Microsoft's Edge browser stays secure by acting as a virtual PC

"Application Guard" locks Edge away from the Windows 10 processes.

Microsoft has unveiled Windows Defender Application Guard for Microsoft Edge, a new system that will isolate the browser on Windows 10 Enterprise PCs, making them harder to hack. In a blog, the company wrote that it's "the first operating system to ship this type of technology alongside a browser." Using the Virtualization Based Security (VBS) recently introduced for Windows 10, Edge runs inside a small, virtual "PC," keeping it separate from processes including storage, other apps and, most importantly, the Windows 10 kernel.

Microsoft says that while other browsers are "sandboxed" away from security-sensitive PC areas, they "still provide a pathway for malware and vulnerability exploits." By contrast, Application Guard uses a hardware container to completely isolate Edge from the rest of the PC.

The system is only available on Windows 10 Enterprise for now, so administrators will need to choose sites that do and don't run inside Application Guard. When it's enabled, malware can't penetrate the protective VM "box" around Edge to access the rest of the system. "Even if an untrusted site successfully loads malware, the malware is unable to reach beyond the isolated container to steal data or permanently compromise devices or the network," Microsoft wrote.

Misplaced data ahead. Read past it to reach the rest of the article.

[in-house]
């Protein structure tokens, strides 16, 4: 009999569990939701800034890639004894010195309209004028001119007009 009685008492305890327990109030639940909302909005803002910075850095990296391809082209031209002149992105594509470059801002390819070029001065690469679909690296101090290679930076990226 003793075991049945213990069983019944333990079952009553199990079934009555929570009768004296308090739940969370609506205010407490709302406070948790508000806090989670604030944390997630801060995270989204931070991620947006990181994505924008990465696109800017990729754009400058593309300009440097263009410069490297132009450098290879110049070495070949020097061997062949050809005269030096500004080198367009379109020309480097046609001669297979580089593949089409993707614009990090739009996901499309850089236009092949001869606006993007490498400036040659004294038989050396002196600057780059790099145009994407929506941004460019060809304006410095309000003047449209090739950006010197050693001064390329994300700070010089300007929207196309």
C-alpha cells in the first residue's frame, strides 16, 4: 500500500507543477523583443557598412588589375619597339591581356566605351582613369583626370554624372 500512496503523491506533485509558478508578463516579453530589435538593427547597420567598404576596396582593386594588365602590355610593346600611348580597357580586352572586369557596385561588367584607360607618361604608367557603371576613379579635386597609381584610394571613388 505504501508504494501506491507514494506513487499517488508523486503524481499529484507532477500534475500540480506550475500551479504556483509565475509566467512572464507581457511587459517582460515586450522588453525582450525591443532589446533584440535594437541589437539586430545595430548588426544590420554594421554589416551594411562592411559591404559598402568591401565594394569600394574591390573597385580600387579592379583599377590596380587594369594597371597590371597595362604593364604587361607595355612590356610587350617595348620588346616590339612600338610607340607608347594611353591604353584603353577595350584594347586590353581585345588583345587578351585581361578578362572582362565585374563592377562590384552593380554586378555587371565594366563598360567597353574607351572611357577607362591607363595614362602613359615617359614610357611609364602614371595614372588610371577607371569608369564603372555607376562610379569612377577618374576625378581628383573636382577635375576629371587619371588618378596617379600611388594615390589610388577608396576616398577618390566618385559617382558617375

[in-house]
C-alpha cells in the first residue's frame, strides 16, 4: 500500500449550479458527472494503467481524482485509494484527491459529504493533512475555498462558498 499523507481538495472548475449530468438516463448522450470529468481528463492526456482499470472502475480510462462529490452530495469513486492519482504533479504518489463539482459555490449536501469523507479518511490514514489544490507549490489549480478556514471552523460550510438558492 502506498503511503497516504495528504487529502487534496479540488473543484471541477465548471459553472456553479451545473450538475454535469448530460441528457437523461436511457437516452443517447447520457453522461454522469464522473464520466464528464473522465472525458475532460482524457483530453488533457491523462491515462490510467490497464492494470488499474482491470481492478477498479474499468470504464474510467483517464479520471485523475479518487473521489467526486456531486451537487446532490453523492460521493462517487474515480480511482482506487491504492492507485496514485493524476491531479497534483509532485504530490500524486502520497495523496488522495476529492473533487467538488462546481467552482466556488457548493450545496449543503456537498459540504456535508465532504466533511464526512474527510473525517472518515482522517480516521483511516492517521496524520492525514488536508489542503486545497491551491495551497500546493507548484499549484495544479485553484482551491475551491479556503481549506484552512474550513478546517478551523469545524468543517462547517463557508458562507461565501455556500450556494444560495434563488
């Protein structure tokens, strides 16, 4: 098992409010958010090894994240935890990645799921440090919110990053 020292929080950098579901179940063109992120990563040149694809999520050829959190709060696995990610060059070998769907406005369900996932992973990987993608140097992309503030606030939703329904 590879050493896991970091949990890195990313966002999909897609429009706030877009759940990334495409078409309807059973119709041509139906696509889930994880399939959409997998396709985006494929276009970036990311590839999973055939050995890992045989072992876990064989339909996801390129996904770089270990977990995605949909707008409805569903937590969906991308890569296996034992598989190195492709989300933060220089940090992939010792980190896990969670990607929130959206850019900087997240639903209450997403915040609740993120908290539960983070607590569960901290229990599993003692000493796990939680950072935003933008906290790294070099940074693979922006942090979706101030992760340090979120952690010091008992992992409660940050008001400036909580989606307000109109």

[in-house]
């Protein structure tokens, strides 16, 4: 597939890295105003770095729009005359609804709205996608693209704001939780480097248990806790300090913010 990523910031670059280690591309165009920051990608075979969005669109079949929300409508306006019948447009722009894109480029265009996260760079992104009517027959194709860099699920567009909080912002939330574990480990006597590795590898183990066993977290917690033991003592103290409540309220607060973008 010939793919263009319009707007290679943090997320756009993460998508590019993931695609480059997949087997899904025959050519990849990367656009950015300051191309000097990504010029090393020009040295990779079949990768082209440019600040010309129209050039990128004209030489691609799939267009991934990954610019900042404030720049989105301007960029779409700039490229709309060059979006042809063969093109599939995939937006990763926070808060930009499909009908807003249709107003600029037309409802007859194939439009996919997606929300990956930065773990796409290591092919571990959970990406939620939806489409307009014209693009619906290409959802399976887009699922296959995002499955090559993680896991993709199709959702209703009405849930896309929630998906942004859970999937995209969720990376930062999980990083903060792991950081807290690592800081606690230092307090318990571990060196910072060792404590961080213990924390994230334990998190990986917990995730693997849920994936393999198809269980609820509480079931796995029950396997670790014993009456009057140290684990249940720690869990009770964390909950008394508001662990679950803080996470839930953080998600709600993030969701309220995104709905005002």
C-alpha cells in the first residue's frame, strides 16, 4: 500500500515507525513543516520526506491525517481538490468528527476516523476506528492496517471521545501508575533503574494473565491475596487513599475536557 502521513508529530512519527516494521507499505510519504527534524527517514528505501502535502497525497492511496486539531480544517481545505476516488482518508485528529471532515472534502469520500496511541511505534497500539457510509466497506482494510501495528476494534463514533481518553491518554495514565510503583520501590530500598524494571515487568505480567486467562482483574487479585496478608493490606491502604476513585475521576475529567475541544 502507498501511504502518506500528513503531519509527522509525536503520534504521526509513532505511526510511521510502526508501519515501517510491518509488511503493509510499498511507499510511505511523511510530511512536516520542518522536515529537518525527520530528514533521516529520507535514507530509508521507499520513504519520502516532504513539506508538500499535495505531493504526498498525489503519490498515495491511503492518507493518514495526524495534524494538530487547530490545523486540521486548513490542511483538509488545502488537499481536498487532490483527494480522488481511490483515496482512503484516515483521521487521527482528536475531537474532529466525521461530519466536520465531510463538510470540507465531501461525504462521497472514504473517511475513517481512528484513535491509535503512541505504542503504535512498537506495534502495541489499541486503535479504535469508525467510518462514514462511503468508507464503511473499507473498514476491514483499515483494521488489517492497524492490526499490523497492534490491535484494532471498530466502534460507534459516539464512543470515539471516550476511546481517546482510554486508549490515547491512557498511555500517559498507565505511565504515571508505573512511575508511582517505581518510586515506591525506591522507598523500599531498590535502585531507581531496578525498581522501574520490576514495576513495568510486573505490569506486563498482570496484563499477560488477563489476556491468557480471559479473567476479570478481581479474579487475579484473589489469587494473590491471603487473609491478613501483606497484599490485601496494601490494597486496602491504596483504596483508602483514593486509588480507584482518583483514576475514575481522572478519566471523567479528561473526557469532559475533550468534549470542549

Running Edge in a virtual machine will slow it down a bit, but Microsoft says it uses the minimum resources necessary to keep it light. The other hassle is that an Application Guard-enabled session won't save your cookies or other data, because closing the browser completely wipes all memory of the session. Those things mean that, for now, the VM-protected Edge system isn't quite ready for non-enterprise users just yet. However, in an age of constant hacking, a browser that isolates your system from danger seems like an idea whose time has come.